A massive tsunami hit Miyagi and Fukushima prefectures not too long after a disastrous magnitude 9.0 earthquake, this quake took the lives of tens of thousands in their wake.
Then, the Fukushima Daiichi nuclear plant in Ōkuma went through a series of explosions as a devastating conclusion, discharging toxic radioactive waste into the surrounding environment.
The aftermath of what is locally known as "3.11" is still being felt till today, as Japan struggles to figure out a solution to the million tonnes of radioactive wastewater and half that of solid waste. But among all the disagreement and high-tech solutions, the one cleanup program you might have left out is sunflowers.
A few months following the disaster, a chief monk at the closeby Buddhist Joenji temple, Koyu Abe, told Reuters: "We plant sunflowers, field mustard, amaranthus and cockscomb, which are all believed to absorb radiation. So far we have grown at least 200,000 flowers ... and distributed many more seeds. At least 8 million sunflowers blooming in Fukushima originated from here."
But this is not close to some Japanese folk wisdom: it has a hard science backing it up. It happens that sunflowers are fantastic at taking out radioactive waste from the environment - for this reason, they were cultivated in their droves after and because of the Chernobyl disaster of 1986.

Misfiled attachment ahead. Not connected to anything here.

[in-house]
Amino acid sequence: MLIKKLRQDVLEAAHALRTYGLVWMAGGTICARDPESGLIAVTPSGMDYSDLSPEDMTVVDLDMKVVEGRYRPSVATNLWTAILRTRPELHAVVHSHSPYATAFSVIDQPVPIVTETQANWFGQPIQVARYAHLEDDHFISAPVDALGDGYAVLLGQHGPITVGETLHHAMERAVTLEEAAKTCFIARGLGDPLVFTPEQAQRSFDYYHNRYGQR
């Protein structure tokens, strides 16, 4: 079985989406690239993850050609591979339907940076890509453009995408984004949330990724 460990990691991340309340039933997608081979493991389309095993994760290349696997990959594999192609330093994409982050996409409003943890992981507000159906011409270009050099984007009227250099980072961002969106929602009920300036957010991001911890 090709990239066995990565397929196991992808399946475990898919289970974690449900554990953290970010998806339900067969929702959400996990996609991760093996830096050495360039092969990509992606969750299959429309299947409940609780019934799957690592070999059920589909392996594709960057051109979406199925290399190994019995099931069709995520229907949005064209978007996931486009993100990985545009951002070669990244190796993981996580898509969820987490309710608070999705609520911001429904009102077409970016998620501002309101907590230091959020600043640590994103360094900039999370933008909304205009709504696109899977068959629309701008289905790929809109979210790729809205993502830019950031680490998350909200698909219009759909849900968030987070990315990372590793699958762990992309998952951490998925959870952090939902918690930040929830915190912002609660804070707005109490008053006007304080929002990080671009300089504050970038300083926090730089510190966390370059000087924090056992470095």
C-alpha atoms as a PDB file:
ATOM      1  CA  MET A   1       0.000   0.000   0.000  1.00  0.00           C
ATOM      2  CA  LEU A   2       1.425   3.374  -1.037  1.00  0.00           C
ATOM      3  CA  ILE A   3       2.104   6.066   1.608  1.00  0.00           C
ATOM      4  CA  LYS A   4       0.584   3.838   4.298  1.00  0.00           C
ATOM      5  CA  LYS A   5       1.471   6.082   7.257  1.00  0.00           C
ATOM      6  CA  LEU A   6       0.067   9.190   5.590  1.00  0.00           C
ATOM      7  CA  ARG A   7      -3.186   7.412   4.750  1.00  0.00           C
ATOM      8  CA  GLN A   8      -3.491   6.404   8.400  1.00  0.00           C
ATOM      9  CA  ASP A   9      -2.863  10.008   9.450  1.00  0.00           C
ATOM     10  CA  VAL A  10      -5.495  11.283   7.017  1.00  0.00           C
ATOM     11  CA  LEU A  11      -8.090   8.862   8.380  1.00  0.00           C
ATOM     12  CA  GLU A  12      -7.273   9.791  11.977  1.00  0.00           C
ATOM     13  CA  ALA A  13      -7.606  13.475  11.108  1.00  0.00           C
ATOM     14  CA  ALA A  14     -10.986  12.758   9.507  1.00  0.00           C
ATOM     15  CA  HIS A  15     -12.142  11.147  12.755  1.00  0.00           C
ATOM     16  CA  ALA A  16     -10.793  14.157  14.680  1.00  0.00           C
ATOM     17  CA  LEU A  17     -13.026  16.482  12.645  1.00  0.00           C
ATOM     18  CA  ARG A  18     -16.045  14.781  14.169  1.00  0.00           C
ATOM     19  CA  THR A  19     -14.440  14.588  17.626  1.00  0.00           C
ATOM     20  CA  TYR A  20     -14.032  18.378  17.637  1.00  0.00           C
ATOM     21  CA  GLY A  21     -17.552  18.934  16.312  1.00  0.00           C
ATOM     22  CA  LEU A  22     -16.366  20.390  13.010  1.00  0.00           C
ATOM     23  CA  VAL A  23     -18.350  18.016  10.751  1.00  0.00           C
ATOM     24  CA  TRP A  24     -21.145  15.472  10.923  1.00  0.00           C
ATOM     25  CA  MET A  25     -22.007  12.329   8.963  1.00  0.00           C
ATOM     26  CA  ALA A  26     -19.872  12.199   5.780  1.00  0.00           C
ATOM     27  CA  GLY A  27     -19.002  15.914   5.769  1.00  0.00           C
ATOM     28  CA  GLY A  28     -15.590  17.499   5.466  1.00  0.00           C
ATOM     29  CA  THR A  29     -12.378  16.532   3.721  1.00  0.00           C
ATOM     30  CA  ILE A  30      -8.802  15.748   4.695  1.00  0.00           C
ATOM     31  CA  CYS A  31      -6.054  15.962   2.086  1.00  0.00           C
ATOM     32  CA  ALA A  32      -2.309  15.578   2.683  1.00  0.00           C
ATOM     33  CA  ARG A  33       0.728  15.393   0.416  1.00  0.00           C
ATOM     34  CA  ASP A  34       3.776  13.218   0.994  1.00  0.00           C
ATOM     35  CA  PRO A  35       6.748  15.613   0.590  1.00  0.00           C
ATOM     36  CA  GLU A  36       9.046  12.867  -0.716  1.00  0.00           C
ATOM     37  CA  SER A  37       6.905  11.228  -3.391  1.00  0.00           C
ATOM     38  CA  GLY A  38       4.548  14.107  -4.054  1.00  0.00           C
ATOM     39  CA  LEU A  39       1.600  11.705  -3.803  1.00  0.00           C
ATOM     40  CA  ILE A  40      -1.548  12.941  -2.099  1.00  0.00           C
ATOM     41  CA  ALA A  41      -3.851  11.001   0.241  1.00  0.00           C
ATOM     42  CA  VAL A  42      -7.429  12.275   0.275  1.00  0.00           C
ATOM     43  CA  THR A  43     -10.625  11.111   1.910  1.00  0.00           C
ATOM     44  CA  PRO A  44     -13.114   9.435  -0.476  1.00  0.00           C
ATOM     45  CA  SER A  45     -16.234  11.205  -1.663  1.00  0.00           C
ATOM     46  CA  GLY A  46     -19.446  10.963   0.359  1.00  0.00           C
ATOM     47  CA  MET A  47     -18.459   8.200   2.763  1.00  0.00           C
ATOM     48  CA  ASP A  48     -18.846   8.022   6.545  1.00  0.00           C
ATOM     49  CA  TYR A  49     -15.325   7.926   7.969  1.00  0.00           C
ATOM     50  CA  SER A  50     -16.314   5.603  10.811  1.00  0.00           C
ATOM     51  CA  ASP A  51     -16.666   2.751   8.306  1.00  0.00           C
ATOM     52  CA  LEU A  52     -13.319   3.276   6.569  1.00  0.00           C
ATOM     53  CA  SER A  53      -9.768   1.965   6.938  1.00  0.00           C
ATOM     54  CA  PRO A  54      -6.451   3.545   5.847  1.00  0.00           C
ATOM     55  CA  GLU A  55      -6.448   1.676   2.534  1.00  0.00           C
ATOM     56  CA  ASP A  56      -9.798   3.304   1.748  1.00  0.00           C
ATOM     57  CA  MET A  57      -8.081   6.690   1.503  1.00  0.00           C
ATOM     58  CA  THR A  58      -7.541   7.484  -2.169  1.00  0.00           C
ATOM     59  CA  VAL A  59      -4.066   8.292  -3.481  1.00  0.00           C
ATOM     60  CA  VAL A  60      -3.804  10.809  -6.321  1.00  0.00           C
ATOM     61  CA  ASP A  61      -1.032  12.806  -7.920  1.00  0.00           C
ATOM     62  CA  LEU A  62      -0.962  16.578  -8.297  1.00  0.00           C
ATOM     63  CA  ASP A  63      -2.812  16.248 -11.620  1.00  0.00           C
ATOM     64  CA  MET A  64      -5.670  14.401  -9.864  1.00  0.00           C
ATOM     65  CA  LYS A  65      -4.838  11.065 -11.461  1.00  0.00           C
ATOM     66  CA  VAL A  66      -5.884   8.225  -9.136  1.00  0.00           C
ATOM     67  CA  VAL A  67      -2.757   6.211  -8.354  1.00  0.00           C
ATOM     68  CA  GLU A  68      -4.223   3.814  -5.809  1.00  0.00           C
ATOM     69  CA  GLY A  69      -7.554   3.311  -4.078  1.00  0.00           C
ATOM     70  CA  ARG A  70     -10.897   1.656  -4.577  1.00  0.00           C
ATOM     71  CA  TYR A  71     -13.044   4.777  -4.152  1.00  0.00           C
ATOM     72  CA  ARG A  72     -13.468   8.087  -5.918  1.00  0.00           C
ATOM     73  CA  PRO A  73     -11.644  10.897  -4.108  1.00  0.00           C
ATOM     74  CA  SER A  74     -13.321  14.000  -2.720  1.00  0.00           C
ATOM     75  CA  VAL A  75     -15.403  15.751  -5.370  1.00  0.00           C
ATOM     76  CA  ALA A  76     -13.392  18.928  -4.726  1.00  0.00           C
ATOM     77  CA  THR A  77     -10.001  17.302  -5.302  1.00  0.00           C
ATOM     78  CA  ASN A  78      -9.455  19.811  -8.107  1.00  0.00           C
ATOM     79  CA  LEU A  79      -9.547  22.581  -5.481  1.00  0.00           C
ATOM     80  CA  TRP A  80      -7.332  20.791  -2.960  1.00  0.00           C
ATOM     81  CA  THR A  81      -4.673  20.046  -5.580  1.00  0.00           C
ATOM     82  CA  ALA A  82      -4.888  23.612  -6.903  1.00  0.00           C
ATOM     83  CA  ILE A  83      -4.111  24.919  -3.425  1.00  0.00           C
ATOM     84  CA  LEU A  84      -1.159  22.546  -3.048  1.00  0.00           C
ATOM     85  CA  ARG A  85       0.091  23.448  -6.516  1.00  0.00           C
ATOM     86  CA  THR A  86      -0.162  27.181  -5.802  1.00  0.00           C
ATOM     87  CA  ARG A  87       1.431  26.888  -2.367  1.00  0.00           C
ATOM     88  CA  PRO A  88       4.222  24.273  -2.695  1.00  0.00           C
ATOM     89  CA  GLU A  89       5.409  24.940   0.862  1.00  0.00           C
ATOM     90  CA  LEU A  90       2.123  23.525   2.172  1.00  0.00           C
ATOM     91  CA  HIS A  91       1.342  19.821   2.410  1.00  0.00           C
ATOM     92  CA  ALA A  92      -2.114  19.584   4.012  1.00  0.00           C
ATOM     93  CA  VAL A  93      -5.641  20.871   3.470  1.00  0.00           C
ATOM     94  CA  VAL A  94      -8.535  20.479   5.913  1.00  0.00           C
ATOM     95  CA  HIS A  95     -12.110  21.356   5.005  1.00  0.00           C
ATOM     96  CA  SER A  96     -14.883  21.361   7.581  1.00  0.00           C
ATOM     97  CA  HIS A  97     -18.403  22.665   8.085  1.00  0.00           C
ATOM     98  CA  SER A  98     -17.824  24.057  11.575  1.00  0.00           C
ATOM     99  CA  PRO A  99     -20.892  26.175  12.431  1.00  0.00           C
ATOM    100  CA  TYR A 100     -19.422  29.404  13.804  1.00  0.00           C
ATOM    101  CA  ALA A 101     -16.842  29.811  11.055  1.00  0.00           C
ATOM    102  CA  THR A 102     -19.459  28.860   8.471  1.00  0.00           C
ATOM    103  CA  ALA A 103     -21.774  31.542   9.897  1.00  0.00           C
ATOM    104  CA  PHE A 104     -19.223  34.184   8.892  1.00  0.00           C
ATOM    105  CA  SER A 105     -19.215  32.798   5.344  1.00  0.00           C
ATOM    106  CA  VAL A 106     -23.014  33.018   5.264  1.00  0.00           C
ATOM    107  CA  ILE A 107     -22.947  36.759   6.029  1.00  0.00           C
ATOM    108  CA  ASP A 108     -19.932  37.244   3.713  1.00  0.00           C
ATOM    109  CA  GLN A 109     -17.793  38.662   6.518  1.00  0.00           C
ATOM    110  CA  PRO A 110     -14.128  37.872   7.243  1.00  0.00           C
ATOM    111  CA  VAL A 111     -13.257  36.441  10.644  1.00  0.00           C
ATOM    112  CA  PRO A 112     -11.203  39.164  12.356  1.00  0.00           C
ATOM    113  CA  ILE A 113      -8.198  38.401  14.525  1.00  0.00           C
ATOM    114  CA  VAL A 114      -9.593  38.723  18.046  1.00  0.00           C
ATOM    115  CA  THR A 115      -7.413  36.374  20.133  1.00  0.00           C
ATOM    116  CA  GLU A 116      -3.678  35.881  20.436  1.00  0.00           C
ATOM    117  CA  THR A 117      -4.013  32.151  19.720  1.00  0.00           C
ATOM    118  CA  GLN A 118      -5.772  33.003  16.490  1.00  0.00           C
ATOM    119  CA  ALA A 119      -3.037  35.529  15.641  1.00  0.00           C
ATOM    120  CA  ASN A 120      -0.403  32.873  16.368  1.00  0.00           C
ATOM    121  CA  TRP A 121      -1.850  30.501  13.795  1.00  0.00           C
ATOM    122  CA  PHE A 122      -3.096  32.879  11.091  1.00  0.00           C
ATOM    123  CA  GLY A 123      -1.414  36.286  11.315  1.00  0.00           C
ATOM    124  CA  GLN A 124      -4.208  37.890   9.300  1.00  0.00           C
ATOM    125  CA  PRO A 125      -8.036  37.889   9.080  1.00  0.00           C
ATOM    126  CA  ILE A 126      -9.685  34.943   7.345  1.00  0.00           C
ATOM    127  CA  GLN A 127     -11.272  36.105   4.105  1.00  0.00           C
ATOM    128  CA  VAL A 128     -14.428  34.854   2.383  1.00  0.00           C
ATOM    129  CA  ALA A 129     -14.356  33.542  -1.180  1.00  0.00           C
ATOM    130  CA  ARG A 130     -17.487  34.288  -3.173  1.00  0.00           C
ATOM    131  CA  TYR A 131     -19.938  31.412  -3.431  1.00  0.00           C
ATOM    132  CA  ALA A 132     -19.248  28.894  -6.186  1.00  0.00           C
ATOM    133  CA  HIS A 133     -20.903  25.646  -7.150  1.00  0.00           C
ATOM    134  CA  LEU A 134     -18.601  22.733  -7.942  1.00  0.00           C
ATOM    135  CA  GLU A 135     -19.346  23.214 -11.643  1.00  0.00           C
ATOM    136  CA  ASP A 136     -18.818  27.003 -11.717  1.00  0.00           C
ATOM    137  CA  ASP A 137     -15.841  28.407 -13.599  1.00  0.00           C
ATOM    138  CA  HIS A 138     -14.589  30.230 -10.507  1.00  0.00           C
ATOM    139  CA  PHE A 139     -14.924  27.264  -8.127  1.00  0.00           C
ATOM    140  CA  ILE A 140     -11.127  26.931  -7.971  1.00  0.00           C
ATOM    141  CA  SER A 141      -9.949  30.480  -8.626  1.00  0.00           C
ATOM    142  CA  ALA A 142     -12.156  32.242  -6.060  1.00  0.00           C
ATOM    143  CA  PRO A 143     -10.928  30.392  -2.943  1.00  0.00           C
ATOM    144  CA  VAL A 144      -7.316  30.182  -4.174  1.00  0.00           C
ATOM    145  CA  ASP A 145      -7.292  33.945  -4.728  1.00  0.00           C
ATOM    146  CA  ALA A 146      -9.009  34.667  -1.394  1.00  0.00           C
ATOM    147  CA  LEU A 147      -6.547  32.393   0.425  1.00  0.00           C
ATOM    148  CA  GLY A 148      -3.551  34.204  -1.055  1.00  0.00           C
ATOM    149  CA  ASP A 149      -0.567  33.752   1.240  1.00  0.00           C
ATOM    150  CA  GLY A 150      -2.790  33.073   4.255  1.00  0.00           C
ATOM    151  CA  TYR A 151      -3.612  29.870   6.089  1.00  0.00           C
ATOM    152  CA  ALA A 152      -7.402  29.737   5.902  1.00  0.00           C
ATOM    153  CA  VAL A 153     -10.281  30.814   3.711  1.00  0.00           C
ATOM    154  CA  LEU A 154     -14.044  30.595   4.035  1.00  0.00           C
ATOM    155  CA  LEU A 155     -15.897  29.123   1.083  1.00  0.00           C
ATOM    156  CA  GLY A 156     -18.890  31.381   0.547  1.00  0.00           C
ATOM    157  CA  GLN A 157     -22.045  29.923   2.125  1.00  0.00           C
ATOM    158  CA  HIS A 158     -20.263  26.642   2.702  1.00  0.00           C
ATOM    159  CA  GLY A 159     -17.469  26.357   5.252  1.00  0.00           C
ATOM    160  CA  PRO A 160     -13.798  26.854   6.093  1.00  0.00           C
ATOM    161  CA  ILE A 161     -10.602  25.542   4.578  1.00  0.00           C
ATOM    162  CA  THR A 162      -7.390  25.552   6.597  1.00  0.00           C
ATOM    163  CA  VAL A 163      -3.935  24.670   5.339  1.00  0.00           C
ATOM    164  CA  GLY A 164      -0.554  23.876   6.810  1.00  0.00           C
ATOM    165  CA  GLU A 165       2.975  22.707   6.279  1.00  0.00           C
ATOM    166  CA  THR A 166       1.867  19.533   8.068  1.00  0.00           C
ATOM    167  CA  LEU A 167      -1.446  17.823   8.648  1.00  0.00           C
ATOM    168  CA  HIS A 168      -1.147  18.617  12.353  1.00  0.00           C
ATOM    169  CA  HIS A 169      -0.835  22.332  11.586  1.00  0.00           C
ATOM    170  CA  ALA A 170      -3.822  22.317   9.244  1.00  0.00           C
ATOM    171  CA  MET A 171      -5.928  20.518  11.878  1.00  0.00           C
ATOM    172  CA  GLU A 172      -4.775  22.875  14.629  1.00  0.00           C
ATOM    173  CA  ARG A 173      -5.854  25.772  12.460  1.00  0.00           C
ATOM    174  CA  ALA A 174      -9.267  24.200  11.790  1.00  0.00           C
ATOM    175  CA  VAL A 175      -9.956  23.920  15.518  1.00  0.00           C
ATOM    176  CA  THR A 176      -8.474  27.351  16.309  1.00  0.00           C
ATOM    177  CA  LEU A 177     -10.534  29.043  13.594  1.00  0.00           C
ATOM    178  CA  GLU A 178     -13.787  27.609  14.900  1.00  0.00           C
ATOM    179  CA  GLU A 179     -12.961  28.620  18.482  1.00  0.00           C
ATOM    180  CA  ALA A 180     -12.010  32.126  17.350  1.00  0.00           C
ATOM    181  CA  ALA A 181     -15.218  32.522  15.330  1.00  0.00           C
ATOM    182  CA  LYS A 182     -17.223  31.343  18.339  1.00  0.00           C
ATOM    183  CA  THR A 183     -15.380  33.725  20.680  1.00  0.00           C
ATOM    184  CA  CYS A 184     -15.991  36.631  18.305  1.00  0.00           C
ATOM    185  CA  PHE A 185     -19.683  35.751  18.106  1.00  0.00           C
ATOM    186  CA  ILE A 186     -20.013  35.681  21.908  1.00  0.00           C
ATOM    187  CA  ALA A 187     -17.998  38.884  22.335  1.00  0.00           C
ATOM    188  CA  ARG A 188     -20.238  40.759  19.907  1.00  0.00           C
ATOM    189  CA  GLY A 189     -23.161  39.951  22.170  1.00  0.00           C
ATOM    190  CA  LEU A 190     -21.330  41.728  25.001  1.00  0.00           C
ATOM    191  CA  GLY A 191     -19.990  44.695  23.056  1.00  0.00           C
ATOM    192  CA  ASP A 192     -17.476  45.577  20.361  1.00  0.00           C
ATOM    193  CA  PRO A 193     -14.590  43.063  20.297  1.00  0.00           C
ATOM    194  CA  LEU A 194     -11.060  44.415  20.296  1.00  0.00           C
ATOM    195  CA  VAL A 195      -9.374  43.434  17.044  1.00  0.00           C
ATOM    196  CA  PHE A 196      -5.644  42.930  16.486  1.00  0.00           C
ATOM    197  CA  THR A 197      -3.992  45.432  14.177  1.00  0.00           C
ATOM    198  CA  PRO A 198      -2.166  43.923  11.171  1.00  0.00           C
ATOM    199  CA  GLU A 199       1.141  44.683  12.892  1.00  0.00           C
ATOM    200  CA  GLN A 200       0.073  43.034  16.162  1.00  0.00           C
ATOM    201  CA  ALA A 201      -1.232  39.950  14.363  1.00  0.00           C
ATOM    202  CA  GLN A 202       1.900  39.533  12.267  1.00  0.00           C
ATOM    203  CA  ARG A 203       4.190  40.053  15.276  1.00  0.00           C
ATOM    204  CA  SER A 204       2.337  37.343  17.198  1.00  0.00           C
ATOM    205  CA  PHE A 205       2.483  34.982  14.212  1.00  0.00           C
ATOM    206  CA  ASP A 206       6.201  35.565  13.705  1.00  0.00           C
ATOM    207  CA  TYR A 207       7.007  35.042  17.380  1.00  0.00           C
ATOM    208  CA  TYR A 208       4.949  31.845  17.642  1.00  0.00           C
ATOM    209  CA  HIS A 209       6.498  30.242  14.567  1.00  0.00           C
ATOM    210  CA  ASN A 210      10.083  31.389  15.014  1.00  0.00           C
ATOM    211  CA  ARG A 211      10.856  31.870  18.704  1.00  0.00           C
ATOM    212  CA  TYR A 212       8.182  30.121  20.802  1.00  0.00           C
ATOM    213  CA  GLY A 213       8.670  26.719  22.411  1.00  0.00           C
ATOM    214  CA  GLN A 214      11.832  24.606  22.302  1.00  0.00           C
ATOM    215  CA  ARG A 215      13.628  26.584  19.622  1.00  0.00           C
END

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In a 2011 interview, soil scientist Michael Blaylock explained, "Sunflowers are really good at taking up certain radioactive isotopes. And that's really the connection between the sunflowers and the nuclear power plants that we've discovered ... some of the fallout from the Chernobyl accident we were able to address through planting sunflowers in the affected areas."
So why sunflowers? These plants weren't selected because of their appearances - although that's definitely a bonus. Sunflowers possess a whole host of practical features, making them ideal for doing the job of nuclear cleanup: they grow very fast, easily, and almost anywhere.
Fortunately, they preserve most of their biomass in the stems and leaves, so the radioactive material taken in by the plants can be gotten rid of without digging up roots.
The use of plants to get rid of toxins from the environment is referred to as phytoremediation, which was a big success at Chernobyl, where the nuclear disaster abandoned close by soil and water heavy with cesium and strontium (radioactive elements).
Isotopes "mimic" nutrients naturally absorbed by the sunflower and this is why the process works - cesium mimics potassium, which plants require for photosynthesis, and strontium passes for calcium, which gives structural support.
Sadly, in spite of the success in Chernobyl, phytoremediation efforts in Fukushima were deemed a failure at some point.
Not a lot of literature exists on the experiment, but researchers carried out few analyses which failed to discover any plant that could decrease the levels of radioactive isotopes in the soil effectively.
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